These outrageous attacks must stop now. We cannot stand by while Republicans go after our health, our privacy, and our basic rights.
Click here to tell Republicans in Congress to end the attacks against Planned Parenthood, to stop their War on Women, and to focus on the real problems Americans face every day.
Enough is enough. We cannot -- we must not stand by while Republicans try to destroy Planned Parenthood. I hope you will join me and the rest of the EMILY's List community in standing with them.
Thank you for all you do.
In a speech at the Reagan Library Tuesday night, New Jersey Gov. Chris Christie blasted Barack Obama as being a "bystander in the Oval Office,” contrasting the president’s leadership style with his own, and ran through a list of what he considers his bipartisan accomplishments in his state. Christie's rhetoric will inspire even more conservatives to view him as their savior, but The Daily Beast’s Michael Tomasky says it’s too bad Christie is bound to break their hearts.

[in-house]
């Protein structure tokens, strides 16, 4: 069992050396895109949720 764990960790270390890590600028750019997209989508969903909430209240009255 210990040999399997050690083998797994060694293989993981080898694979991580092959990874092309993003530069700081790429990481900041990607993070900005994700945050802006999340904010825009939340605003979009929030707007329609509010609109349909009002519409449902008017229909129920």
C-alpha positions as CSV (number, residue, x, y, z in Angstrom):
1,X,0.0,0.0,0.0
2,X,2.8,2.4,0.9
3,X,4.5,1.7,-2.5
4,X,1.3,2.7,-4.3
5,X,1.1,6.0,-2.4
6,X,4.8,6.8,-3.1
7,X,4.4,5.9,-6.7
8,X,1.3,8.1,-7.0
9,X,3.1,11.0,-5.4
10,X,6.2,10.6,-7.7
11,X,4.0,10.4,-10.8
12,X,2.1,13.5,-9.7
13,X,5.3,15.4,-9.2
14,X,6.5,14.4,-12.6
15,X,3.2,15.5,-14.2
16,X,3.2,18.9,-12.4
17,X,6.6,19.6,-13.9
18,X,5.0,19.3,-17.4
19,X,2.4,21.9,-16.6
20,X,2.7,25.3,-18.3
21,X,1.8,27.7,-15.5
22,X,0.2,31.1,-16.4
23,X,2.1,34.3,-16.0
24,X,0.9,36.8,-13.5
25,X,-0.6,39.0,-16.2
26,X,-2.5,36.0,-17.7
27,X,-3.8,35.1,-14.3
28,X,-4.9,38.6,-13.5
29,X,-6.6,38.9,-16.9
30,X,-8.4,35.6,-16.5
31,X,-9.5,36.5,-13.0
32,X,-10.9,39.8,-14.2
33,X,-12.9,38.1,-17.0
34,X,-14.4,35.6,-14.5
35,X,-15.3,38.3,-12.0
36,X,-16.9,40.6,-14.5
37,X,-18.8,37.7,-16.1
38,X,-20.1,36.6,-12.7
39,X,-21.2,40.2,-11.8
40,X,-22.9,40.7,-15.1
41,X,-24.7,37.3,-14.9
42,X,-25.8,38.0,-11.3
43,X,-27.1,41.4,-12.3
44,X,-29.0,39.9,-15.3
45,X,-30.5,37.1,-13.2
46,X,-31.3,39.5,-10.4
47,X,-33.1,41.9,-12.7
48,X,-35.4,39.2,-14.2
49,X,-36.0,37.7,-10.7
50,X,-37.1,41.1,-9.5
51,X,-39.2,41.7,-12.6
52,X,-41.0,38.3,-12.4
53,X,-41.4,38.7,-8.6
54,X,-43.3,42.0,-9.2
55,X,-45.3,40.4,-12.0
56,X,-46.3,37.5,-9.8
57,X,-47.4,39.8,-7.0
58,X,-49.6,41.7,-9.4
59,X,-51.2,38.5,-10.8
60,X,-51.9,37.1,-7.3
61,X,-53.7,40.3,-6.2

Read the Article
Senate leaders agreed to a deal Monday evening that is almost certain to avert a federal government shutdown, a prospect that had unexpectedly arisen when congressional leaders deadlocked over disaster relief funding.
After days of brinkmanship reminiscent of the budget battles that have consumed Washington this year, key senators clinched a compromise that would provide less money for disaster relief than Democrats sought but would also strip away spending cuts that Republicans demanded. The pact, which the Senate approved 79 to 12 and the House is expected to ratify next week, is expected to keep federal agencies open until Nov. 18.